Man's best friend came about more than 33,000 years ago
A latest research has suggested that man's best friend has come after generations of wolves scavenged alongside humans over 33,000 years back in south East Asia. According to the first study of dog genomes, dogs became self-domesticated with their slow evolution from wolves that came along humans in the hunt.
This has shown that the first domesticated dogs came nearly 33,000 years back, migrating to Europe, instead of descending from domesticated European wolves 10,000 years back, as thought earlier.
Since long, scientists were baffled over how the best friend of man came into existence, but there has been a conflicting proof on when and where wild wolves were tamed for the first time.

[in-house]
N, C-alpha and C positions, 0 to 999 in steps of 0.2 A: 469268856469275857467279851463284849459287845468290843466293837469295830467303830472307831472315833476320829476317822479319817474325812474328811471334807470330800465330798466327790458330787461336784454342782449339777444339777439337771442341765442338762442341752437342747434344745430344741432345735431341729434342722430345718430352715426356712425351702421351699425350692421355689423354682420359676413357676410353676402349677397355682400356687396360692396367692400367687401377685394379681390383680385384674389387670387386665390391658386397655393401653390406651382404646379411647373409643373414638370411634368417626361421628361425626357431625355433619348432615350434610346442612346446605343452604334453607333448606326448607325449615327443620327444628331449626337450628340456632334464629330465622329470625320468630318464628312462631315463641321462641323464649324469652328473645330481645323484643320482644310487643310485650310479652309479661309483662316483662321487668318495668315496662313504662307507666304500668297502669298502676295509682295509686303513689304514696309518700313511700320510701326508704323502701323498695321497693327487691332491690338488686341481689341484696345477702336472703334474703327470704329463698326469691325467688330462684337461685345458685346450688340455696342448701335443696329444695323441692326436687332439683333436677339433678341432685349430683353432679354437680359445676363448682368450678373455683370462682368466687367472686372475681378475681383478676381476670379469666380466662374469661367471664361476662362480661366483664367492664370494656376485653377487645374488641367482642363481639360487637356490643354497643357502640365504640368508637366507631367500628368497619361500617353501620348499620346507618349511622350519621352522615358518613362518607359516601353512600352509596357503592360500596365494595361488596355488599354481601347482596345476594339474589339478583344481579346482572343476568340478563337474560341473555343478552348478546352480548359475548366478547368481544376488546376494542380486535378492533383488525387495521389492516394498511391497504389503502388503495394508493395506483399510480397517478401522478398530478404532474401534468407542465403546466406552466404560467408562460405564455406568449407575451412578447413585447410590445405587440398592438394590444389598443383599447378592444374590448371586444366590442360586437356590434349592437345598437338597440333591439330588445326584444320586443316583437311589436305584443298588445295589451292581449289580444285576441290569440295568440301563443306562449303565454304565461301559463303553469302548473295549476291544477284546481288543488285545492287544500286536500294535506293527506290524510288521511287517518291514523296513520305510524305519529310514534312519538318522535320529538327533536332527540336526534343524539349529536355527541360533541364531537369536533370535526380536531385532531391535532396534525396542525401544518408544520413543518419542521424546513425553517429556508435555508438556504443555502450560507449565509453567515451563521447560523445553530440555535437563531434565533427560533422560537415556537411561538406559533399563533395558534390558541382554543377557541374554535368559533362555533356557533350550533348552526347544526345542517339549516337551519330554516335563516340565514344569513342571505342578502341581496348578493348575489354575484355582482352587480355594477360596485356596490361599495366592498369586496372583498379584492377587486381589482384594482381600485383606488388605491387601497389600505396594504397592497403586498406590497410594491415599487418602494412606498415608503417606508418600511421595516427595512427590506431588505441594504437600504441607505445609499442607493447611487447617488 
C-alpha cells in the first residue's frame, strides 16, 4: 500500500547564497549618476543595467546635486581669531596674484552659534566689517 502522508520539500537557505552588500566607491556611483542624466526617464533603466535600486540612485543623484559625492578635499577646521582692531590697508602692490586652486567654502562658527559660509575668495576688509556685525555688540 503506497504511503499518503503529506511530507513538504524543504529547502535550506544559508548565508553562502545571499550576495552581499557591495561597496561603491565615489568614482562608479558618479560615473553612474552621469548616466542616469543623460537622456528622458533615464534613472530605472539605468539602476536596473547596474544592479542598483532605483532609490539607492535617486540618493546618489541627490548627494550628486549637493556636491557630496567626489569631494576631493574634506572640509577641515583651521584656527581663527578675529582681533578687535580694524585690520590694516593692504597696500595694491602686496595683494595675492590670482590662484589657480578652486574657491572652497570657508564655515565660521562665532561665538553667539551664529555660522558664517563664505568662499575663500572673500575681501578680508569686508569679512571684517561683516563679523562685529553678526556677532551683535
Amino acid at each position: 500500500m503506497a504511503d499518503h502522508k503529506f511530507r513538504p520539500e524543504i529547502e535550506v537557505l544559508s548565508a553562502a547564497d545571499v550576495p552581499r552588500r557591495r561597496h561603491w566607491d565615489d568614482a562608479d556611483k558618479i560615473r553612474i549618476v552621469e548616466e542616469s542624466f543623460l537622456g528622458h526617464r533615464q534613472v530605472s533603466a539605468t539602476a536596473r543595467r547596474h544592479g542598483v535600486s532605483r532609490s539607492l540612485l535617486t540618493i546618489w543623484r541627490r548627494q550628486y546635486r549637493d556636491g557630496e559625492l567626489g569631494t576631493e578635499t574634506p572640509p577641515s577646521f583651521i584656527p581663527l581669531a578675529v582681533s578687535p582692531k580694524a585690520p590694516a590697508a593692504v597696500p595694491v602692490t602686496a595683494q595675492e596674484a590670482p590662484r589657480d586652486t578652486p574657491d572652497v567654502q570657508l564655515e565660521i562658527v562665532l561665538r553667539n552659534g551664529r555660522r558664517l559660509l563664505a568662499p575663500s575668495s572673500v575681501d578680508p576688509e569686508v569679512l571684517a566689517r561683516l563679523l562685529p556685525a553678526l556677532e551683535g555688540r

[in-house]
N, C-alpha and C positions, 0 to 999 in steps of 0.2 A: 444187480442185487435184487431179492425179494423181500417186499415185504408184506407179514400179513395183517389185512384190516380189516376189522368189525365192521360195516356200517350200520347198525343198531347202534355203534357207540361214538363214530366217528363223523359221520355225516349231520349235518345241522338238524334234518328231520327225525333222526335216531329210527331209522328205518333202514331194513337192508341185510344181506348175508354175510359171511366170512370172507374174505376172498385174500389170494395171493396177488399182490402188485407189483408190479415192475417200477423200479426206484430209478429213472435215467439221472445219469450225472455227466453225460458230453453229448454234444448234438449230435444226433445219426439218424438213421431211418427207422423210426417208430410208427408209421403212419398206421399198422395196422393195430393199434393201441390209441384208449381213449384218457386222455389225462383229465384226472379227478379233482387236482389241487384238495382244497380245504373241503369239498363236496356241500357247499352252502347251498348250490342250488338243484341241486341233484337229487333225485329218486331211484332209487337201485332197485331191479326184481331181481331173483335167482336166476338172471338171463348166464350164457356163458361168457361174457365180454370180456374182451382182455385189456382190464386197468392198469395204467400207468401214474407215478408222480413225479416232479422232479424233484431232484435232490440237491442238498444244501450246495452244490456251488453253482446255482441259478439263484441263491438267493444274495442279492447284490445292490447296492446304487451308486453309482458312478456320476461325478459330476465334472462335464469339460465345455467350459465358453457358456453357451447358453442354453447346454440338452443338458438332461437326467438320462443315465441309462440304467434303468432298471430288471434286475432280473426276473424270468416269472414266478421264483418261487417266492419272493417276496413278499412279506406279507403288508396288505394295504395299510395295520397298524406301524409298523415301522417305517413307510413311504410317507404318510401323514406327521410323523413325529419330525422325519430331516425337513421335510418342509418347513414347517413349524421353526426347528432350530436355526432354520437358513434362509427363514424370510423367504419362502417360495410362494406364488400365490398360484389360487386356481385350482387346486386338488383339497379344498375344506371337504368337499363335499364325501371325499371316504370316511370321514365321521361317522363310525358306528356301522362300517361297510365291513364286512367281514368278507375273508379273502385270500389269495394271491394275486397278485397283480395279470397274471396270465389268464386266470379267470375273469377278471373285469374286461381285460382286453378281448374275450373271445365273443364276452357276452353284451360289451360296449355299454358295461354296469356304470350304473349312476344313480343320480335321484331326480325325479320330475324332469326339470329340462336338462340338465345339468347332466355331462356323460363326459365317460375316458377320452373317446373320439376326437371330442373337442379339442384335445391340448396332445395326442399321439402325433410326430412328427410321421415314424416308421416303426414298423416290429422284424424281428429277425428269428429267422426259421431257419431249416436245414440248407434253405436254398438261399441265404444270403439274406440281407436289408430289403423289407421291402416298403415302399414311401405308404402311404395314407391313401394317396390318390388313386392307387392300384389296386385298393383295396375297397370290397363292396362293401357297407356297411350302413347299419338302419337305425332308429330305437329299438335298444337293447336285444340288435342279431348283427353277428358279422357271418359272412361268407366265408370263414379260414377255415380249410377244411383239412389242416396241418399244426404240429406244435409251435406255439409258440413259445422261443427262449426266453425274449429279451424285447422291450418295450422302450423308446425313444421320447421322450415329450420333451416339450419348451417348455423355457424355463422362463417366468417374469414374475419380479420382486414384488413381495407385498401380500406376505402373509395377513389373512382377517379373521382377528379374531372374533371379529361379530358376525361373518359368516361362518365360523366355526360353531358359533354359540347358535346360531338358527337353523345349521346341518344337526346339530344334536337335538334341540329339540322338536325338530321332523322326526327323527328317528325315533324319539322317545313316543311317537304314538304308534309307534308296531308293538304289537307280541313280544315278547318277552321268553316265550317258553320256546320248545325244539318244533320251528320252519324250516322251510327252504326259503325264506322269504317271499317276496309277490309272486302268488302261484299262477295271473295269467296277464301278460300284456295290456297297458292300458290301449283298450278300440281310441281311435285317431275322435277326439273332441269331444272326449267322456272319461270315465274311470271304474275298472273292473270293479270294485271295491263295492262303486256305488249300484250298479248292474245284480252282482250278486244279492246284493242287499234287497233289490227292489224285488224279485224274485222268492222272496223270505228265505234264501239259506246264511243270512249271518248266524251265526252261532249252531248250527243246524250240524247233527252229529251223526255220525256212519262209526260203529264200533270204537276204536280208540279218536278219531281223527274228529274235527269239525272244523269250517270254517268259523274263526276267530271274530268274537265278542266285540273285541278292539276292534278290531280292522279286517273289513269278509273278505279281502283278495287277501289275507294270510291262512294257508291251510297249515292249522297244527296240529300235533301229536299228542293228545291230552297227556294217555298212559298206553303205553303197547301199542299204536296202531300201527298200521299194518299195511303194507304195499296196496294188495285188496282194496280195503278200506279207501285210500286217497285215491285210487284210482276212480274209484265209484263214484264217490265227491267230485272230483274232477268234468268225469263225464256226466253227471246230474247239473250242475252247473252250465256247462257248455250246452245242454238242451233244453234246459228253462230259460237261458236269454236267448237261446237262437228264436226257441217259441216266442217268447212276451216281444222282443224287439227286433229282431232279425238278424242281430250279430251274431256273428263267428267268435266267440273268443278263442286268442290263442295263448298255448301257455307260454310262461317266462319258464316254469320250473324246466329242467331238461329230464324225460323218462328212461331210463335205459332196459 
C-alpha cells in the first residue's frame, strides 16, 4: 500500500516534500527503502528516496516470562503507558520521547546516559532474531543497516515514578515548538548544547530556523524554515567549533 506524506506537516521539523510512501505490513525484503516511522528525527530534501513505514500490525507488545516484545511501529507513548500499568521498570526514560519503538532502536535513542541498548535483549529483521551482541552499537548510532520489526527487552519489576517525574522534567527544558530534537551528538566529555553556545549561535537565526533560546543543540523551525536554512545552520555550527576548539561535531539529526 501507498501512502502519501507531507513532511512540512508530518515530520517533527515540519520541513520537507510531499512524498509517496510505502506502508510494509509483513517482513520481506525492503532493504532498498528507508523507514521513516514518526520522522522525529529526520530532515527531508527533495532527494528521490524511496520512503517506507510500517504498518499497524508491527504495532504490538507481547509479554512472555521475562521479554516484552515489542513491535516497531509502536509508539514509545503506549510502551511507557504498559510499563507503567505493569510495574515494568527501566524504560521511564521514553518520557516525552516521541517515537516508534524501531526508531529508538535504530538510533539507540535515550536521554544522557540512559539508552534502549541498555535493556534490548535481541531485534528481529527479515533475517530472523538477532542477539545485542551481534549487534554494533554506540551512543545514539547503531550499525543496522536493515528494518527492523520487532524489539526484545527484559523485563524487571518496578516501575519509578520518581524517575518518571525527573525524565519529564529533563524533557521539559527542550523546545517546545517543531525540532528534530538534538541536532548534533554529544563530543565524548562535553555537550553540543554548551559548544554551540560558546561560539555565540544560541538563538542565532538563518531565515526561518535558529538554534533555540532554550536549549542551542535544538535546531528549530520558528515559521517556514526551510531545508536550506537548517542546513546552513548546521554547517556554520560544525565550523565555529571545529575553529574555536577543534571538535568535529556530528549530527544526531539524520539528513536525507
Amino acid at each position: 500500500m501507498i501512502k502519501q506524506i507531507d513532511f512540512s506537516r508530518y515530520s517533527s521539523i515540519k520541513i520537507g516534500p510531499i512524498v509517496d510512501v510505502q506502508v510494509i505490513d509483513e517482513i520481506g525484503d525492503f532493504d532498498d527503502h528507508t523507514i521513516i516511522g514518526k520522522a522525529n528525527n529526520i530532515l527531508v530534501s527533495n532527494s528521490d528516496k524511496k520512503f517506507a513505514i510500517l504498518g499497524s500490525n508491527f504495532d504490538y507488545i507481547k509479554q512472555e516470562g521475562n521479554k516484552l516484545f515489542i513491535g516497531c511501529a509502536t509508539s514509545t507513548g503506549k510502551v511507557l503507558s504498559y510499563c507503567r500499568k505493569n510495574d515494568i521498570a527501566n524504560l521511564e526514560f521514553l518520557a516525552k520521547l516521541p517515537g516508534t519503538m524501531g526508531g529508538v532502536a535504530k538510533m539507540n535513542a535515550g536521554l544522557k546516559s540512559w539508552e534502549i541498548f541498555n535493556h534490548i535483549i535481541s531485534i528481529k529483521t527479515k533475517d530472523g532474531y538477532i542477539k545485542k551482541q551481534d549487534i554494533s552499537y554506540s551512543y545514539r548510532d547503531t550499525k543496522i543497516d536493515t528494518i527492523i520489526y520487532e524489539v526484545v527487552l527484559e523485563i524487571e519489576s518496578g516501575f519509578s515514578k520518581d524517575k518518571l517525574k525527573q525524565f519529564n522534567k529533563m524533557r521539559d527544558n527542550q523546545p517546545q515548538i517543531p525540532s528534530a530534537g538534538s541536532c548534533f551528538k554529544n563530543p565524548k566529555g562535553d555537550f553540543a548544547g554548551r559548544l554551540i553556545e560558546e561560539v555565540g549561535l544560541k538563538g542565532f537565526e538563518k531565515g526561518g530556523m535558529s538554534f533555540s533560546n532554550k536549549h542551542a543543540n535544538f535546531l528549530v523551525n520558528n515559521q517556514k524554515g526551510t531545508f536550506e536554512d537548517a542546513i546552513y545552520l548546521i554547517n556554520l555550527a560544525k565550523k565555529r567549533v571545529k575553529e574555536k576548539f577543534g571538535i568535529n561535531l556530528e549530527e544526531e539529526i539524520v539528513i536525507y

In a study, among the biggest studies of its kind, Professor Peter Savolainen along with his colleagues have sequenced the genomes of dog family’s 58 members which included grey wolves, native dogs from south-east and north-east Asia, village dogs belonging to Nigeria, and breeds collection from the rest of the world, like the Afghan Hound and Siberian Husky.
Published in Cell Research, the DNA analysis has discovered that the ones from south-east Asia had more degree of genetic diversity, and were most linked to grey wolves most closely. Grey wolves are the ones from which domestic dogs evolution has taken place.
Prof Savolainen, of the Royal Institute of Technology, Solna, Sweden, said, “This indicates an ancient origin of domestic dogs in southern East Asia 33,000 years ago”.
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